The Real Reason Destiny Is a Hit
On a call with investors on Aug. 5, Activision Blizzard Chief Financial Officer Dennis Durkin was guarded in his outlook on Destiny, the company’s about-to-be-released shooter game. He cautioned that the game’s hefty software development and marketing costs—which analysts say may have already exceeded $300 million, with more coming for future enhancements—would weigh heavily on the company’s results in the third and fourth quarters. But he predicted the game would be “marginally profitable” by yearend.
Durkin’s timing may have been a bit off. Within 24 hours of the game’s introduction on Sept. 9, Destiny took in $500 million in online orders and shipments to retailers, a record for a video game that’s not a sequel. And if estimates by Wedbush Securities’ Michael Pachter and other analysts are right, Destiny probably moved into the black soon after Activision shipped its first game disc. “It’s an unquestionable success out the door for what appears to be an average game,” says Mike Hickey, an analyst at investment firm Benchmark Company. “For how much money they’ve put into it, being profitable is definitely an achievement.”
Activision Chief Executive Officer Bobby Kotick had already said the company would spend $500 million to develop, produce, and market the franchise. That, according to Hickey, is an unprecedented budget for a video game, especially one without the built-in fan base of an established hit such as Take-Two Interactive Software’s Grand Theft Auto franchise or Activision’s own Call of Duty.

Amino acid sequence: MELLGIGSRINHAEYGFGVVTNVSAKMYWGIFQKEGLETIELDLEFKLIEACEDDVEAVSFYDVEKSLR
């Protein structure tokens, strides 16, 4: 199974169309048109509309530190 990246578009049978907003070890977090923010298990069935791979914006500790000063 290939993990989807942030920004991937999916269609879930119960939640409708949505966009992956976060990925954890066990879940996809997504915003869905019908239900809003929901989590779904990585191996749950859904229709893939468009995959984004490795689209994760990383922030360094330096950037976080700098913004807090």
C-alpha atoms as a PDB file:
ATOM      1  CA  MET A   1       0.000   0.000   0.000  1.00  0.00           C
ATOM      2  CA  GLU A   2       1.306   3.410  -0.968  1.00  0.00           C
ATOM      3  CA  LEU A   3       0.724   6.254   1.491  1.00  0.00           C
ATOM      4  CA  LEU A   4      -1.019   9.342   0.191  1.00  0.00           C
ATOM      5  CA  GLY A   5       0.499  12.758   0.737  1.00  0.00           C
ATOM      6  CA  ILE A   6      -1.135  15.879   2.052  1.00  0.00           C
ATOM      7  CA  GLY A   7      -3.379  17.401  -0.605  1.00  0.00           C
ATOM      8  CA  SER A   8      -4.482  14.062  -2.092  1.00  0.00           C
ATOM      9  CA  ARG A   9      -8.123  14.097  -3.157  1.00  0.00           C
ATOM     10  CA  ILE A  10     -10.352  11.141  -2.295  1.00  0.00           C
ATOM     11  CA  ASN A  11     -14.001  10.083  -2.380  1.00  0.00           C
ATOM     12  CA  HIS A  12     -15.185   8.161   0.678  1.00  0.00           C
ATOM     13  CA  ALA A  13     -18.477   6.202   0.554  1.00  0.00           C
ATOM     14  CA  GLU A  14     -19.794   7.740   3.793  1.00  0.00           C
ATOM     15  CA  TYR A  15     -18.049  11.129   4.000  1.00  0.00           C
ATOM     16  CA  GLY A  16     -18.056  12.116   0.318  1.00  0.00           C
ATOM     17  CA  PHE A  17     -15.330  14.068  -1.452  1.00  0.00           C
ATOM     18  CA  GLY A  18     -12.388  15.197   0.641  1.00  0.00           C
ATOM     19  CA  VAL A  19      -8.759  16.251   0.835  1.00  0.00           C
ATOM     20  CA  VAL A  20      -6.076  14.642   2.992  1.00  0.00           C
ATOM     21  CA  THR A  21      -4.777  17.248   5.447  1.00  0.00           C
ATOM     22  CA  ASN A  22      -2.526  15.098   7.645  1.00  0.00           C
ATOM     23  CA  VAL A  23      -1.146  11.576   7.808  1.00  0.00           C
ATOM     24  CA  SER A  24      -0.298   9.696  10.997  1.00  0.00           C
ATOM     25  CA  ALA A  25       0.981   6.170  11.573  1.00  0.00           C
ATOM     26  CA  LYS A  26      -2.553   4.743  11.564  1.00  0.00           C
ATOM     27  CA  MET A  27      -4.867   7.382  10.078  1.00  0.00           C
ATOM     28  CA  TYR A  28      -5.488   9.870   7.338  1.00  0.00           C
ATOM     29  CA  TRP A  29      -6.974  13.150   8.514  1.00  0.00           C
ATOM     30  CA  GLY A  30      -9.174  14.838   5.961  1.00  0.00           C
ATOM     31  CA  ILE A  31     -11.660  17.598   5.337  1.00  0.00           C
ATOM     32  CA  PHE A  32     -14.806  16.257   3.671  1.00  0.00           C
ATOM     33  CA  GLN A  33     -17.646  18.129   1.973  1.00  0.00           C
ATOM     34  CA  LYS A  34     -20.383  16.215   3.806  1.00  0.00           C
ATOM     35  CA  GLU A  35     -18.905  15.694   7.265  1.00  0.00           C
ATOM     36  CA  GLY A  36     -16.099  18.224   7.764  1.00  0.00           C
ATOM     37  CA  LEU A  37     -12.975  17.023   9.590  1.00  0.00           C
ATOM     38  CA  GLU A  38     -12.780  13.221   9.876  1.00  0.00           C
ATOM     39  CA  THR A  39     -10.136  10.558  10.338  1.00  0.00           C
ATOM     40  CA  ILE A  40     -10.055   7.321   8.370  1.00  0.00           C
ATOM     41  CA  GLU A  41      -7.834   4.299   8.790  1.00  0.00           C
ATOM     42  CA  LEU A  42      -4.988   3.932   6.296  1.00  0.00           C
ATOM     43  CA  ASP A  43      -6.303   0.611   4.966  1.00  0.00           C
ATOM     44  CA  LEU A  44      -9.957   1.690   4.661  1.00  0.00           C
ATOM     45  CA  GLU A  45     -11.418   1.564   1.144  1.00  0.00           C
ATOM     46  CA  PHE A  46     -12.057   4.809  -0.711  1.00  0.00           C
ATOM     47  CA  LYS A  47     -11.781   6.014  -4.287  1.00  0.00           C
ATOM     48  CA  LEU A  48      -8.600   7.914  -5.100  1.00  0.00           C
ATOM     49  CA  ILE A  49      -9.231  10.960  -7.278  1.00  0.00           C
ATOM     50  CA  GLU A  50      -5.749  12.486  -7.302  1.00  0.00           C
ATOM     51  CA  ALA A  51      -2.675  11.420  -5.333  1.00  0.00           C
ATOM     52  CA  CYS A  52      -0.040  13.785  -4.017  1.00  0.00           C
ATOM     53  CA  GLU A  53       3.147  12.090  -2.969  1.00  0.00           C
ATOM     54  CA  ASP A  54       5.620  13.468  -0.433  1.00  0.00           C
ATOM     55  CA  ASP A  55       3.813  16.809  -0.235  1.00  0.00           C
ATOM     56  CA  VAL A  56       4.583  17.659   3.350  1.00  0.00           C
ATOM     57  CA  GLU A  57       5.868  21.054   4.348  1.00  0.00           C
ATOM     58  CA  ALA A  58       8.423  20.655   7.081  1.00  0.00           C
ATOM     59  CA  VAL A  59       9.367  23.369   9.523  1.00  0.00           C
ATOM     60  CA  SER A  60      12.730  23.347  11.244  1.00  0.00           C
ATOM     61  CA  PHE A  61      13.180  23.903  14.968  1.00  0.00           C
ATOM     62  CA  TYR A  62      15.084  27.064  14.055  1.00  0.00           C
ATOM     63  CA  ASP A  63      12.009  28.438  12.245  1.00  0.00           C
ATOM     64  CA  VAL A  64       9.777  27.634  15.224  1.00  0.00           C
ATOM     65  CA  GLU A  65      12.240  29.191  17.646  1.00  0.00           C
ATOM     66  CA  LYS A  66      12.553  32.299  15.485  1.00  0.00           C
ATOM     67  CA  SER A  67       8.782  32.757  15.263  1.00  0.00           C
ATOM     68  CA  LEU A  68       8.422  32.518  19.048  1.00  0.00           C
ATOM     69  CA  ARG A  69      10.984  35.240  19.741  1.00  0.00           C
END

In part, Activision is benefiting from deals it cut years ago. Its four-year-old contract with Destiny’s game developer, Bungie, the former Microsoft-owned studio that created the blockbuster Halo series, calls for Activision to pay the developer about $2.5 million a year during its creation of the game but a smaller-than-typical share of Destiny’s sales, Pachter says. Bungie’s royalties are reduced further whenever it misses a delivery deadline—which analysts say may have happened once in the past 12 months.
Activision gave Sony exclusive rights to use Destiny in promotions for its PlayStation console in the months after the game’s rollout, prohibiting Microsoft from advertising the title with its Xbox. In exchange, Sony has pitched in millions for marketing. Destiny for PlayStation ads started running in the U.S. on Aug. 21, including a 90-second spot on Sept. 4 during the NFL season opener. That cost $1.4 million, says Sean Muller, CEO of ad-tracker iSpot.tv, which estimates about $12 million has been spent on Destiny TV commercials. Both Activision and Sony aren’t saying how they split the tab.
Sony’s also promoting Destiny on its gaming blog and in social media, and it’s selling a special white PlayStation 4 bundled with Destiny for $10 less than the two would cost separately. The game retails for about $60.
“This is our biggest-ever marketing partnership in terms of the scale of it, the amount of investment, and the activities we’re doing,” says Guy Longworth, Sony’s senior vice president of PlayStation marketing.
Hickey says the push behind Destiny, by today’s “holy trinity” of gaming, drove preorders and purchases of the game, for which gamers around the world spent $325 million within five days. “You have Bungie, one of the most respected studios in the world, with Activision, with seemingly unlimited capital, and Sony, the strongest platform maker right now,” he says. “In many ways, the game was too big to fail.”
Don’t tell that to game critics, however. The Toronto Sun on Sept. 16 called Destiny at times uneven and repetitive in a still-positive review. But even such weak praise has an upside for Activision. Bungie would have been due a multimillion bonus had the game won raves from critics. Now Activision may be able to keep that cash.